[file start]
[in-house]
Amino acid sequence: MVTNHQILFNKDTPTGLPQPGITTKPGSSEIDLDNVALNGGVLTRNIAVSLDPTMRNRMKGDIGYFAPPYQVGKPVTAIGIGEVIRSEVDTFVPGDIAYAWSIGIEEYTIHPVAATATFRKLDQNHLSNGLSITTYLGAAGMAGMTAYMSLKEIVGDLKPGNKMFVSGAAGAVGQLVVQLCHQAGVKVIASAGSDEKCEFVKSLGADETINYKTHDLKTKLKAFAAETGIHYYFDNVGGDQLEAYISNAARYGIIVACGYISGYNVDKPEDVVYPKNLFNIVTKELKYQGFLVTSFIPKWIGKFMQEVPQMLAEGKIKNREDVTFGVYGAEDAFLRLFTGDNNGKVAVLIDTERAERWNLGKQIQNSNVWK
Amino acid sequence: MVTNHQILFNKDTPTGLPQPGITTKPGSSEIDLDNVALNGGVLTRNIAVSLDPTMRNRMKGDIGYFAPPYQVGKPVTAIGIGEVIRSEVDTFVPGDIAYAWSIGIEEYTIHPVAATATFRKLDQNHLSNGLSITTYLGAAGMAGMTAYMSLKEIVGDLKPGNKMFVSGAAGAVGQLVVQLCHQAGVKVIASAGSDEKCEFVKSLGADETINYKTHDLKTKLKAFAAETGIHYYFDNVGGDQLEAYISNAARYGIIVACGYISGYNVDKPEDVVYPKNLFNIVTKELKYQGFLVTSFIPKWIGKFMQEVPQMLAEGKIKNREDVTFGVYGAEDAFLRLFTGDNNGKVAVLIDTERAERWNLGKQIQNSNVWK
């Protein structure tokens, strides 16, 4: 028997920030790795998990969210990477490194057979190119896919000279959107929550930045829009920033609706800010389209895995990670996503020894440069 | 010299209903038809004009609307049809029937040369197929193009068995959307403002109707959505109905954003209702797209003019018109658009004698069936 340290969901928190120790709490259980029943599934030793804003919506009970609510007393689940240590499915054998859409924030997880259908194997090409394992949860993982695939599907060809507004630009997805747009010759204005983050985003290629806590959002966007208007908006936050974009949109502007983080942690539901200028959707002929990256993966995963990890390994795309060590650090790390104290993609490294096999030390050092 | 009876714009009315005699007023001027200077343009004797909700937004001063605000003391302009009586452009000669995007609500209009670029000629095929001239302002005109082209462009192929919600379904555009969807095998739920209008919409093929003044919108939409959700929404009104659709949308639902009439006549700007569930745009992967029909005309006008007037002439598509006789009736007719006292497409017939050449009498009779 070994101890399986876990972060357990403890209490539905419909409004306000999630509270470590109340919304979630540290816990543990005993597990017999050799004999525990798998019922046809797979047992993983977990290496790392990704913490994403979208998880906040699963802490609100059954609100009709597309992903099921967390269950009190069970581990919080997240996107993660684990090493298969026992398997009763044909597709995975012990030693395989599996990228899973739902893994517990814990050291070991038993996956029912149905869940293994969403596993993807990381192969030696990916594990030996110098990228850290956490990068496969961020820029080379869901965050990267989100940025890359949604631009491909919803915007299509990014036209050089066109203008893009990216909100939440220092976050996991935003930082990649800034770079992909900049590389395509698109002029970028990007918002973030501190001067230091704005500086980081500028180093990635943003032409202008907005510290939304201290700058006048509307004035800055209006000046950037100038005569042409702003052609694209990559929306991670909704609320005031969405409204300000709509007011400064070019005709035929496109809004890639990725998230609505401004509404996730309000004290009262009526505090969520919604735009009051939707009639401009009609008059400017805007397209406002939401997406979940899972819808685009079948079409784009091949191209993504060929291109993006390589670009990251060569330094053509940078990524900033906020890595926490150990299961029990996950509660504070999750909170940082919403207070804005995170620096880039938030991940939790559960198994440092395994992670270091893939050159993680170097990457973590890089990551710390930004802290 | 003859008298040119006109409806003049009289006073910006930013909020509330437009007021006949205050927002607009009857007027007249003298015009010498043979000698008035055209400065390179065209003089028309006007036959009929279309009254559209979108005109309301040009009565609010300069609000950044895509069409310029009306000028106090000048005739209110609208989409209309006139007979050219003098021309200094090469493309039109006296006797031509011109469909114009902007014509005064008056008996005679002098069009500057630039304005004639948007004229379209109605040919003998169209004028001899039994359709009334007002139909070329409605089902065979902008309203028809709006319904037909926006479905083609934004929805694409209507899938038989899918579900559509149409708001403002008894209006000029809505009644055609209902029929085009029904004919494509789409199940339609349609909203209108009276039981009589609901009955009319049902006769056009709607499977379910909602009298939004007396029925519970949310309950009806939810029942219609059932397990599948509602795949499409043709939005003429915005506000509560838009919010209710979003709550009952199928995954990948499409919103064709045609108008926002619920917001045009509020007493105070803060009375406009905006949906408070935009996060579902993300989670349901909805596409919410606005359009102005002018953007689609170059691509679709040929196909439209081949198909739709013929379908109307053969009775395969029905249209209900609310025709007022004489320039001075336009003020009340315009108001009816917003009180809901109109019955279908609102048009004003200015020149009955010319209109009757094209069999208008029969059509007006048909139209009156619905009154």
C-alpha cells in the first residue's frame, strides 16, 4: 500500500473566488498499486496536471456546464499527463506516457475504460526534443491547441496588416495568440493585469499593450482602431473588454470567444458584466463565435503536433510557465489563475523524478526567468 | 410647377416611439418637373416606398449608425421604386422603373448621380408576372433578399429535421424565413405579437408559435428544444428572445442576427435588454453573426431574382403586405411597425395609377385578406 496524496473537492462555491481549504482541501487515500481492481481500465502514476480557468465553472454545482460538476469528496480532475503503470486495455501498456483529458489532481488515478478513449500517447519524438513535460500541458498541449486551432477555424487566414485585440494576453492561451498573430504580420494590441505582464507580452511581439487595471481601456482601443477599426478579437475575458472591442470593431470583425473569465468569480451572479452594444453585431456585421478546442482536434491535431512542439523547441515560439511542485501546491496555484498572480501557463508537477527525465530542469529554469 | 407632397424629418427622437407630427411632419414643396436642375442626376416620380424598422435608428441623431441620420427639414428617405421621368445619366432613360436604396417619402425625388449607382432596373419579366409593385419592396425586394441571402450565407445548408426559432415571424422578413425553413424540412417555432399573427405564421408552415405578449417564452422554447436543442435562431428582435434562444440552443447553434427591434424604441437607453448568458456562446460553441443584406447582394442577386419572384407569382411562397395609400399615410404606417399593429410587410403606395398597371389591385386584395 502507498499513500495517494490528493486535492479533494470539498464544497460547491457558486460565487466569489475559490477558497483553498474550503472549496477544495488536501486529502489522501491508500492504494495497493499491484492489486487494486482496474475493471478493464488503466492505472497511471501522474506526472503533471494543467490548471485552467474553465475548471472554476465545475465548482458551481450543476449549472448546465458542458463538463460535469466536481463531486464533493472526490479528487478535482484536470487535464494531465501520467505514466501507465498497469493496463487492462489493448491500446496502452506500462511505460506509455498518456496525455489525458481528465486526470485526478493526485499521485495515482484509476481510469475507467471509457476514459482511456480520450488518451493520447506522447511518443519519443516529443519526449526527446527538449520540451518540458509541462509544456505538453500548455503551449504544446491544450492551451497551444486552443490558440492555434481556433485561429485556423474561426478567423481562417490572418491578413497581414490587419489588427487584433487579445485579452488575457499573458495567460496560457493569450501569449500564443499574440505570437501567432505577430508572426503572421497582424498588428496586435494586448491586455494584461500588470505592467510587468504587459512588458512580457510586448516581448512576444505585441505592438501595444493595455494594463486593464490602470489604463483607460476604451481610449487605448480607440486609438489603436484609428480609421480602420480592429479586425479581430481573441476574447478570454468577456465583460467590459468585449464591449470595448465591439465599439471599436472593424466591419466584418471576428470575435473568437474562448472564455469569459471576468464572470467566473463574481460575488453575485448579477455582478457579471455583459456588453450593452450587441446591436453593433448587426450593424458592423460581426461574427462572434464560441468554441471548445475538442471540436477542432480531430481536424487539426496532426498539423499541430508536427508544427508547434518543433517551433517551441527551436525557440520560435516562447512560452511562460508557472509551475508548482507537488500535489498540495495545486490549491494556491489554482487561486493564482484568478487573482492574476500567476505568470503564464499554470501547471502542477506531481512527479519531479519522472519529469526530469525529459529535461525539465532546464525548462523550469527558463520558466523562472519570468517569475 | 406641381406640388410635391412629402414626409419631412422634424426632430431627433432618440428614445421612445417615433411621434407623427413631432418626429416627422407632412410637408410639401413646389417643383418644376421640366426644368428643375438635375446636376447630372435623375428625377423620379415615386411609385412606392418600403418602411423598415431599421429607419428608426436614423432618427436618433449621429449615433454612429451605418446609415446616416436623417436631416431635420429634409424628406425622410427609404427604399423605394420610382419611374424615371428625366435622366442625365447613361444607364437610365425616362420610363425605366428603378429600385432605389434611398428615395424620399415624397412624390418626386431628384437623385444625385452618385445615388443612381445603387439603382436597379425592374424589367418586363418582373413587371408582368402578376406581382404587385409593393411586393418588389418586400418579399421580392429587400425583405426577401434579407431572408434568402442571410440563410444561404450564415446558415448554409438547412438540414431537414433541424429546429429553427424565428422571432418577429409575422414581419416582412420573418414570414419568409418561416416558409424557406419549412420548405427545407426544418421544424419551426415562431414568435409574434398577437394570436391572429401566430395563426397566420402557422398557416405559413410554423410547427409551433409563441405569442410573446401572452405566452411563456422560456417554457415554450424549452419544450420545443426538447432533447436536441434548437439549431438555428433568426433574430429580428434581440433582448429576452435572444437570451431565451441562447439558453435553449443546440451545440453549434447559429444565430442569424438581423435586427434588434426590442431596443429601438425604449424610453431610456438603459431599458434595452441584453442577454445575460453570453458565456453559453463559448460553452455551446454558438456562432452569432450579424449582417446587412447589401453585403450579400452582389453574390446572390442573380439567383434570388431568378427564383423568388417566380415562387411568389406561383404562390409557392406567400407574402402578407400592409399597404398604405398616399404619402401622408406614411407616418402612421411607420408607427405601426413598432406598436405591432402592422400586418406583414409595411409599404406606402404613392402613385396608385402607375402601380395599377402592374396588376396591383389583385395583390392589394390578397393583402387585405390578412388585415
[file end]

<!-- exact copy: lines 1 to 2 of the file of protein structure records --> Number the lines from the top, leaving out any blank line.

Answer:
[in-house]
Amino acid sequence: MVTNHQILFNKDTPTGLPQPGITTKPGSSEIDLDNVALNGGVLTRNIAVSLDPTMRNRMKGDIGYFAPPYQVGKPVTAIGIGEVIRSEVDTFVPGDIAYAWSIGIEEYTIHPVAATATFRKLDQNHLSNGLSITTYLGAAGMAGMTAYMSLKEIVGDLKPGNKMFVSGAAGAVGQLVVQLCHQAGVKVIASAGSDEKCEFVKSLGADETINYKTHDLKTKLKAFAAETGIHYYFDNVGGDQLEAYISNAARYGIIVACGYISGYNVDKPEDVVYPKNLFNIVTKELKYQGFLVTSFIPKWIGKFMQEVPQMLAEGKIKNREDVTFGVYGAEDAFLRLFTGDNNGKVAVLIDTERAERWNLGKQIQNSNVWK